Jacksonville Jaguars May Have Found Modern Era ‘Thunder & Lightning’

DENVER, CO - AUGUST 31: Wide receiver Laviska Shenault Jr. #2 of the Colorado Buffaloes gets tripped up by cornerback V.J. Banks #19 of the Colorado State Rams in the first quarter at Broncos Stadium at Mile High on August 31, 2018 in Denver, Colorado. (Photo by Joe Mahoney/Getty Images)
DENVER, CO - AUGUST 31: Wide receiver Laviska Shenault Jr. #2 of the Colorado Buffaloes gets tripped up by cornerback V.J. Banks #19 of the Colorado State Rams in the first quarter at Broncos Stadium at Mile High on August 31, 2018 in Denver, Colorado. (Photo by Joe Mahoney/Getty Images) /

Have the Jacksonville Jaguars finally found a wide receiver combination that could be as good as Jimmy Smith and Keenan McCardell?

In the early years of the Jacksonville Jaguars, the dynamic duo of Jimmy Smith and Keenan McCardell, better known as  ‘Thunder & Lightning’ was all the rage.

Have the Big Cats of Duval County now found their modern era personnel for the re-birth of this dynamic duo? With the team’s recent moves in the NFL Draft, it is a possibility. Let’s take a look.

Back in the early spring of 1995, what is now known as ‘The Bold New City of the South’, Jacksonville, Florida, was awarded the NFL’s 30th expansion franchise, the Jacksonville Jaguars. Tom Coughlin, the team’s first head coach (and later football czar) held tryouts where a wide receiver from Jackson, Mississippi was just trying to make the team. Little did then-Jacksonville Mayor, the late Jake Godbold, and his city know just what Jimmy ‘J-Smooth’ Smith would become.

Many might not know the name, but Gary Uberstine played a huge part in the historic 1996 season for the Jacksonville Jaguars.

Was he a player? No.
Was he a coach? No.
Was he a front office executive? No.

Uberstine was the agent who represented Smith, and one of the team’s free-agent signings (and current wide receivers coach), McCardell. The two pass-catching legends knew each other rather well, but still had some concerns about wearing the same team colors.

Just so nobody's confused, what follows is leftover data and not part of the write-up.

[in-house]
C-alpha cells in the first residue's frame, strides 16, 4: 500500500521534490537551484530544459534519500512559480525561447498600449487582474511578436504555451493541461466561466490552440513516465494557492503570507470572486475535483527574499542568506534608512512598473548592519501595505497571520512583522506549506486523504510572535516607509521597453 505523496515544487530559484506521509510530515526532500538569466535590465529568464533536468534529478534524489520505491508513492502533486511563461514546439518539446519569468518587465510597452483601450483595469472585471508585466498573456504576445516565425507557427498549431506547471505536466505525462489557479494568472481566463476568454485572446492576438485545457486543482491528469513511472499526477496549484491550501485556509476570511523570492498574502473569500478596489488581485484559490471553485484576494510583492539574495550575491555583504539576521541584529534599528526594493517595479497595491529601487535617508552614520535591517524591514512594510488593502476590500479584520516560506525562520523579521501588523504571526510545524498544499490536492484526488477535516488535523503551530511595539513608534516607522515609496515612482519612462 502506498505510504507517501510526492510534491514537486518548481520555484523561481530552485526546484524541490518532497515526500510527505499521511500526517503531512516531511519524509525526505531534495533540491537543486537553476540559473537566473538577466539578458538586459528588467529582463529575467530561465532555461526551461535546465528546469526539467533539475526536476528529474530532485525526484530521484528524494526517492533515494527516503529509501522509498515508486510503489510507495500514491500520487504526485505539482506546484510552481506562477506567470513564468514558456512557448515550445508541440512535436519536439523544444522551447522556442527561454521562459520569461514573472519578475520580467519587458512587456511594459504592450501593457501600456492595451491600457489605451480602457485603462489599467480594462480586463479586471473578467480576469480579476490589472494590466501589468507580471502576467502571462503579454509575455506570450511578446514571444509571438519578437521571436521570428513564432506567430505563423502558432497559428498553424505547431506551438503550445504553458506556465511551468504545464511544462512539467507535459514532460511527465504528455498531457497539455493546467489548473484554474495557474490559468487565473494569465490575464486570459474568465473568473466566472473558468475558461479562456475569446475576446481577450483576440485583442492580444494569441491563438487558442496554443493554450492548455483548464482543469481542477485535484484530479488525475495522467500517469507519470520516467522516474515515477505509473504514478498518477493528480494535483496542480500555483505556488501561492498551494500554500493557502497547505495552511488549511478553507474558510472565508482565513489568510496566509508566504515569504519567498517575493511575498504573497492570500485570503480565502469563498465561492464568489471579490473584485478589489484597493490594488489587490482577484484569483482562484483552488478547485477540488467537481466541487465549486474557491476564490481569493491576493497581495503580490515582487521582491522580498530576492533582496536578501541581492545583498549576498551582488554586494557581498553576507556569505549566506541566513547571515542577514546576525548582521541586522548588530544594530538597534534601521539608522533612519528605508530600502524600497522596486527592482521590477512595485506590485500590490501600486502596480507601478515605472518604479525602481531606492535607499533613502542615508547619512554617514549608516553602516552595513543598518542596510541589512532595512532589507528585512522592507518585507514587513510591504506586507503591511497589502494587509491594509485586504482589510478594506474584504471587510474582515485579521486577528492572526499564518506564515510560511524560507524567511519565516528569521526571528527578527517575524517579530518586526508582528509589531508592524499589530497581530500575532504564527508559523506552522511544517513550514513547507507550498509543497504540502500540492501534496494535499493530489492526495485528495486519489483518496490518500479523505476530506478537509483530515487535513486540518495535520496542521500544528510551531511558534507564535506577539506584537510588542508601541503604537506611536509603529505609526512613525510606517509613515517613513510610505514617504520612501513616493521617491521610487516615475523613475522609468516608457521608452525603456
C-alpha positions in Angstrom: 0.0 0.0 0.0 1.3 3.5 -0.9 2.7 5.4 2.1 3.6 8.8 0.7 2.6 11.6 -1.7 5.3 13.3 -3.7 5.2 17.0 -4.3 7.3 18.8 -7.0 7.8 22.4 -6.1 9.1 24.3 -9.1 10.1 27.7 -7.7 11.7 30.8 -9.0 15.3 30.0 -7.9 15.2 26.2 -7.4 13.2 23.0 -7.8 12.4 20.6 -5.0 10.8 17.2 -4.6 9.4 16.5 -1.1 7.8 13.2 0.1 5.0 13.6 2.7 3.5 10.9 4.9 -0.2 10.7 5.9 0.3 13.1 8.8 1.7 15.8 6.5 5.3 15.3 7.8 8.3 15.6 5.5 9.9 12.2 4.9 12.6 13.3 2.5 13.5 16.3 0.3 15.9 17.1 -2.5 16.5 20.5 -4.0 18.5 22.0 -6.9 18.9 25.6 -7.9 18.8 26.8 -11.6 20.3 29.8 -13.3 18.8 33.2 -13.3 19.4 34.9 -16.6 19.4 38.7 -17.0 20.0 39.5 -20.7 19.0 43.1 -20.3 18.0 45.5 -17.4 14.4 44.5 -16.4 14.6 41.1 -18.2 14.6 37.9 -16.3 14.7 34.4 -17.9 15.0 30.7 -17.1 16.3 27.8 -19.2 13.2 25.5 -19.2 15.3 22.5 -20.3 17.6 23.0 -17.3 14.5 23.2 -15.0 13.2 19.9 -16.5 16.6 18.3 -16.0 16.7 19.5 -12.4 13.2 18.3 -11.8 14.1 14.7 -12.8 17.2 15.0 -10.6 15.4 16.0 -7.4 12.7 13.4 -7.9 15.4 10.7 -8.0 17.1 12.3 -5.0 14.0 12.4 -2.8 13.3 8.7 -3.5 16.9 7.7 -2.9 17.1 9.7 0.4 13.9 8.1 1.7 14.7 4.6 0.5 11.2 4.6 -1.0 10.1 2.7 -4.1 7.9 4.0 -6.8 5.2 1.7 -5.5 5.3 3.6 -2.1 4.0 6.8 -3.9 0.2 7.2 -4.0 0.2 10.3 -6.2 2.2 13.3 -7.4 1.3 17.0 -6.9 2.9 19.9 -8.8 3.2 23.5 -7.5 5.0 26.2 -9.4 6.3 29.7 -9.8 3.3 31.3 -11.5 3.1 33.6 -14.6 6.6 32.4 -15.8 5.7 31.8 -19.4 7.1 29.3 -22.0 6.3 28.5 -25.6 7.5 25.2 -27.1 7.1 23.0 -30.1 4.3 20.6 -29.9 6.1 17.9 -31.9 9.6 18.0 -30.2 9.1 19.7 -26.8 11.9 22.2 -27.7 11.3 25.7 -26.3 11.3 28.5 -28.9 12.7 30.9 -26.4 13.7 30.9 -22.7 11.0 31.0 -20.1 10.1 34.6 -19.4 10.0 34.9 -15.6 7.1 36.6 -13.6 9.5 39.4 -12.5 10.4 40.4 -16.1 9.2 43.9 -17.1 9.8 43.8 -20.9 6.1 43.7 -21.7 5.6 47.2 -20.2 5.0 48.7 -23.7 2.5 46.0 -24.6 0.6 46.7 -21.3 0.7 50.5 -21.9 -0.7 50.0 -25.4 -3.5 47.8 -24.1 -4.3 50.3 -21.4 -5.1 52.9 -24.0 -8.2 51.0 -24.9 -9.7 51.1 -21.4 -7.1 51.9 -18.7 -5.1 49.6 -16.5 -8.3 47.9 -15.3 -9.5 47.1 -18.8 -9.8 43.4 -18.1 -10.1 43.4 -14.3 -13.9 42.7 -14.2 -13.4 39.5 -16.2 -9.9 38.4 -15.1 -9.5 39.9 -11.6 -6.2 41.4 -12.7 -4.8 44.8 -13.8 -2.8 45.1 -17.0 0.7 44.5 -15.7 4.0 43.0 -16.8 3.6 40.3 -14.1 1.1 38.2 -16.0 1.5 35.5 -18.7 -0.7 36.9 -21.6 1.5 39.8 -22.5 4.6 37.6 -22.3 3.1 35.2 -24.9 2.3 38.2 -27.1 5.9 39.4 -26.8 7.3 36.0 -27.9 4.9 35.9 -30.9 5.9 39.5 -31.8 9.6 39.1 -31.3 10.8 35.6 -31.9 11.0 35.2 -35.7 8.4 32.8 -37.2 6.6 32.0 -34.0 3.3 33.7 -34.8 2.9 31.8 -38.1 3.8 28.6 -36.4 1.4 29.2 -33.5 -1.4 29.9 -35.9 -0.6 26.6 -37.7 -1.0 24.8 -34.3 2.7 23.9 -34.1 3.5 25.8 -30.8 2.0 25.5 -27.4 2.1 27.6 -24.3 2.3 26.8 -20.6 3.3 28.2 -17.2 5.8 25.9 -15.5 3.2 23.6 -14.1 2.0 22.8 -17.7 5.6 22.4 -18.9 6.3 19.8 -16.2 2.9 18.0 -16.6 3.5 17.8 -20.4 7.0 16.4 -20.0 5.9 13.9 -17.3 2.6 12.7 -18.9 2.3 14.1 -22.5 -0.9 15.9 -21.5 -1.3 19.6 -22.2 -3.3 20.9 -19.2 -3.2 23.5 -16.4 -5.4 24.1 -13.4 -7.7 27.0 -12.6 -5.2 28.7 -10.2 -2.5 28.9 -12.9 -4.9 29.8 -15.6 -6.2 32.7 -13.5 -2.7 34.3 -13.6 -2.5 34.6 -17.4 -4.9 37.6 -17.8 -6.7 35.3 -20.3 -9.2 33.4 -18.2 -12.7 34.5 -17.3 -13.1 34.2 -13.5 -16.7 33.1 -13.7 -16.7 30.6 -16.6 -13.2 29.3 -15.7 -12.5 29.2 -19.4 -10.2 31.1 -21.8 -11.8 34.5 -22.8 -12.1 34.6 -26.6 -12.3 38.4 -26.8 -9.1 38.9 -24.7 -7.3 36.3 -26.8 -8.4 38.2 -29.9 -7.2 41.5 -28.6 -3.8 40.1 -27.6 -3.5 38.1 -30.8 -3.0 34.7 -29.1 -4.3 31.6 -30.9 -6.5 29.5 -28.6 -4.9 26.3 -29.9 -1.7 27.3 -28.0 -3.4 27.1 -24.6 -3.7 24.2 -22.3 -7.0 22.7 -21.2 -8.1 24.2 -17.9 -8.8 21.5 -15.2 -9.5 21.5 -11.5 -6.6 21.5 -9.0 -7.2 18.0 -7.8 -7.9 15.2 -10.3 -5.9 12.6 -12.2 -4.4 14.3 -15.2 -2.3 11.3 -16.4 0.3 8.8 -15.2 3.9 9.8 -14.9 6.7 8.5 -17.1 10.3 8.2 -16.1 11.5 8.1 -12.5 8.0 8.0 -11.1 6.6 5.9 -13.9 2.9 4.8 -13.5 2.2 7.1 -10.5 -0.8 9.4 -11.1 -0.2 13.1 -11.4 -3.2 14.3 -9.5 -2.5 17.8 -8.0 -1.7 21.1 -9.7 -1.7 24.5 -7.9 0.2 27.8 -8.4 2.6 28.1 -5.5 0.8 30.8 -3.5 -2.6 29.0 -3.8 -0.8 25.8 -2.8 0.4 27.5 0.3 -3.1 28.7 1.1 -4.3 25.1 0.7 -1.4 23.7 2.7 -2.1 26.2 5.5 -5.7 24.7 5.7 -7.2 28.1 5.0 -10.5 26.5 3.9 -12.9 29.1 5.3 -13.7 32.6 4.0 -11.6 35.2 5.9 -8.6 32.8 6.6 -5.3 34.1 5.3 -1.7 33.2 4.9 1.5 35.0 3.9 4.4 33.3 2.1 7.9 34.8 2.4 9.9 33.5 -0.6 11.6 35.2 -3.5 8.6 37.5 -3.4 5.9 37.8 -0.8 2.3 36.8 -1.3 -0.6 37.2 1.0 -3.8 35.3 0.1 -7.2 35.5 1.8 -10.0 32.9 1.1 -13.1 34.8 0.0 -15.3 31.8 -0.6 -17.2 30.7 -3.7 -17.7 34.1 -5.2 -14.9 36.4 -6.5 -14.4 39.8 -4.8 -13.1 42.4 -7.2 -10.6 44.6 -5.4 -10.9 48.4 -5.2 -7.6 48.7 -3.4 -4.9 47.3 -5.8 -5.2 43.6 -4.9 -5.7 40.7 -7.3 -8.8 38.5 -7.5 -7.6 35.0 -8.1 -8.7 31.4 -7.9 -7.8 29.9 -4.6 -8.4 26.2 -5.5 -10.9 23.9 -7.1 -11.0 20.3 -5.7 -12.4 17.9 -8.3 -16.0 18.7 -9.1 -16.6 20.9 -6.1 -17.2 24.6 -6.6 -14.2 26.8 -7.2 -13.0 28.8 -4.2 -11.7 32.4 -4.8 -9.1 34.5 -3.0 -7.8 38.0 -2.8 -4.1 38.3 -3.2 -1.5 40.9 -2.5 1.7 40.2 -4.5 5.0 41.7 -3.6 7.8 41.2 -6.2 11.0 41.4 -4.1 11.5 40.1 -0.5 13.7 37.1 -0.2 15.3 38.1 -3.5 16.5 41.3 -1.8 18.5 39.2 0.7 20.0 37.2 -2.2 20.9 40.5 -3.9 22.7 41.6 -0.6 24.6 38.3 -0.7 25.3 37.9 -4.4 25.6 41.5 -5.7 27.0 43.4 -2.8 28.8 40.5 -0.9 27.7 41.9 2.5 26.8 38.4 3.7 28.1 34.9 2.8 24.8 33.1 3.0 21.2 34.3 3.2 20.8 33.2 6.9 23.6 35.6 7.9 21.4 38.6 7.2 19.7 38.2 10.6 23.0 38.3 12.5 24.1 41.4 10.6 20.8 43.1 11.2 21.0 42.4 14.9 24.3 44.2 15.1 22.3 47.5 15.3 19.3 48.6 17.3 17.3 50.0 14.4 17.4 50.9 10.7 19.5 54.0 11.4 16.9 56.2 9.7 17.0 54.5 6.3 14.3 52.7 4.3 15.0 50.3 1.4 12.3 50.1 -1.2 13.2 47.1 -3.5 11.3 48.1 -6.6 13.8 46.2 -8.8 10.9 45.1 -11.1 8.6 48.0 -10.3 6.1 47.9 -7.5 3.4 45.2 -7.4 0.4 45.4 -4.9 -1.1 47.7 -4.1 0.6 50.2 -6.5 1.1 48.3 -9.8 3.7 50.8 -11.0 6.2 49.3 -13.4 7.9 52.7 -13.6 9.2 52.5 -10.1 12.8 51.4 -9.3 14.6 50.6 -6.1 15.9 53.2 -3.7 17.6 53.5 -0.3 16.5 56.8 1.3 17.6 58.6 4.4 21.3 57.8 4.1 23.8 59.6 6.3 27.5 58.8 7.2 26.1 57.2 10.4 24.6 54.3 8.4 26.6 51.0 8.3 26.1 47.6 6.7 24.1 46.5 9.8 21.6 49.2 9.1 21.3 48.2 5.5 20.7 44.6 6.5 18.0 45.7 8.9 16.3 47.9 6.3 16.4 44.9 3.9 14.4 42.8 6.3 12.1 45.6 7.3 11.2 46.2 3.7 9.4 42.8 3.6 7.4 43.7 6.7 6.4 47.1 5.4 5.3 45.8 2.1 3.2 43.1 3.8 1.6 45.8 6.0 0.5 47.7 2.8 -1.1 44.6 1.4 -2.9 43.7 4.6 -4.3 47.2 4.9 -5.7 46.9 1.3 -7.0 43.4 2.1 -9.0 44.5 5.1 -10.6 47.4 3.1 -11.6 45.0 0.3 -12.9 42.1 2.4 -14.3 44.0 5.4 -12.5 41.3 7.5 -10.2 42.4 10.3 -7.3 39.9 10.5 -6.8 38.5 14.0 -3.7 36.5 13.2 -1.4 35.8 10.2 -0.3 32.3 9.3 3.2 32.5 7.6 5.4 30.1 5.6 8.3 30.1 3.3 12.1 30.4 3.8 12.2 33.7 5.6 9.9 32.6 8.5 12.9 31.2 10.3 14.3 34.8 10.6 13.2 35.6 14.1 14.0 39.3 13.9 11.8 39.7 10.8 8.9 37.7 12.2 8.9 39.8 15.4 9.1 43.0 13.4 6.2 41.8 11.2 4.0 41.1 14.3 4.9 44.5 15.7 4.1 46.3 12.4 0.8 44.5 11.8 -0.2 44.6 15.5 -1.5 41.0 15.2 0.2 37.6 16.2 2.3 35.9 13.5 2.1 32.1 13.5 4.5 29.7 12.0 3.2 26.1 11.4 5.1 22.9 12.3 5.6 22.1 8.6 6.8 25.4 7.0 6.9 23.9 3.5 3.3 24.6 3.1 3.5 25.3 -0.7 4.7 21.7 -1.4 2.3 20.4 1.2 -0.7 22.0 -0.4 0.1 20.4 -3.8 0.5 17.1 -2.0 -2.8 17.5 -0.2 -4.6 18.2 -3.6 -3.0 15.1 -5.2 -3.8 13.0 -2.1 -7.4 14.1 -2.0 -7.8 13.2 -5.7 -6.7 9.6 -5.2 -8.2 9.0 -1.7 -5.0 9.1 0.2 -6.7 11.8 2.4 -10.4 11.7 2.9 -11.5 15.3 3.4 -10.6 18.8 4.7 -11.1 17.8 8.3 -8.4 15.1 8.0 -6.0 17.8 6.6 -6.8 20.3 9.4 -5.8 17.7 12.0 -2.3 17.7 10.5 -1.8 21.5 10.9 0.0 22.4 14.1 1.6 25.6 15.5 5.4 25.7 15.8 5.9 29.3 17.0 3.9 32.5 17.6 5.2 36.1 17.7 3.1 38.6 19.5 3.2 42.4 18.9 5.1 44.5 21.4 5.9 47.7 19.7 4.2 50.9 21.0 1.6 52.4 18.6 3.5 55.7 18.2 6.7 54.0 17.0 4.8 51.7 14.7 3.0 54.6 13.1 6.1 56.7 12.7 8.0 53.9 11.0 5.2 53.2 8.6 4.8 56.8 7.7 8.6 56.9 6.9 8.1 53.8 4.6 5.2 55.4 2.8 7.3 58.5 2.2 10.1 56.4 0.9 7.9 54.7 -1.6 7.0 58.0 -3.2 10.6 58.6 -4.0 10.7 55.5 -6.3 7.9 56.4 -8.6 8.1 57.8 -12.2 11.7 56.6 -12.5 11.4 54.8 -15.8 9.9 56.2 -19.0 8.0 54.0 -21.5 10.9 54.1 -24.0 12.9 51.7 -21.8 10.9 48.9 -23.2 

"“My first reaction to my agent was, ‘What?’ ” said Smith. “I told Keenan, ‘Dude, I don’t like you coming down here.’ I kept thinking about the revolving door. I didn’t understand then how Tom [Coughlin] was building that team.”"

The Jacksonville Jaguars struggled heavily to find an identity early on that season, but after the departure of the highly-touted Andre Rison during the bye week, Smith finally had his chance to shine in the spotlight, finishing the 1996 campaign with an AFC-best 1,244 receiving yards and seven touchdowns. He helped the team win five consecutive games to put themselves in their first-ever AFC Championship Game.

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As impressive as it was, Smith wasn’t the only receiver that year with over 1,000 receiving yards as McCardell had gained 1,129 yards of his own.

The Jacksonville Jaguars pass catchers had found their identity – Thunder & Lightning.

From 1996 to 2001, no other receiving duo would outperform Smith and McCardell, arguably the league’s best tandem of the ’90s.

Since then, the Jacksonville Jaguars have struggled to find that same kind of production, durability, and consistency at the wide receiver position. Sure, they’ve pulled the trigger on plenty of guys who they thought might be ‘those guys’. Matt Jones, Reggie Williams, Justin Blackmon, Allen Robinson… those four names are painful enough for the Duval faithful but it could go on and on.

As painful as things have been, with third-year wideout DJ Chark (a 2018 second-round draft pick) and the 42nd overall selection of the 2020 NFL Draft, Colorado’s Laviska Shenault Jr., you have to wonder, have the Jaguars found the perfect dynamic duo for the re-birth of the ‘Thunder & Lightning’ brand.

Let’s take a deeper look.

The Strong, Physical Thunder

The havoc that McCardell wrecked against defenses in the middle of the field is what earned him the nickname of ‘Thunder’. Shenault Jr. brings that same style of aggressive intensity with his ability to break tackles and the kind of physicality you just can’t coach, to Jay Gruden’s offense.

Having the very same ‘Thunder’ from the early 90’s coach the modern era ‘Thunder’ is going to be really fun to watch. Shenault Jr. could find himself in the Black and Teal for a very, very long time.

McCardell and Shenault measure up fairly closer as they are both 6-foot-1 with the rookie being a thicker player. Both have the same kind of speed and can play on the outside or work the underneath route.

The Smooth Speed of Lightning

As Field Yates stated, Chark is a star in the making, leading the Jaguars with 1,008 yards receiving last season in 15 games. He made his first Pro Bowl appearance last season and figures to be the team’s go-to receiver once again.

Smith was iconic for elite speed and smooth agility. It was the combination of the two that paired so well with what McCardell brought to the table, that he was the quicker half of the duo. Smith is still in possession of several franchise records including career receptions (862), career receiving yards (12,287), and career touchdown receptions (67) to name just a few.

Chark is a lightning-fast pass-catcher who is now part of a unit that has three players – with Dede Westbrook and Chris Conley, who runs a sub 4.4 40-yard dash. And at 6-foot-4, he has the height to go up and take away 50-50 balls in the air from defenders.

Both Chark and Shenault may not make Jacksonville Jaguars fans forget the greatness of Smith and McCardell, but they could carve out their own identity and niche as one of the greatest wide receiver duos in team history.

Next. It's time to start believing in the Jacksonville Jaguars. dark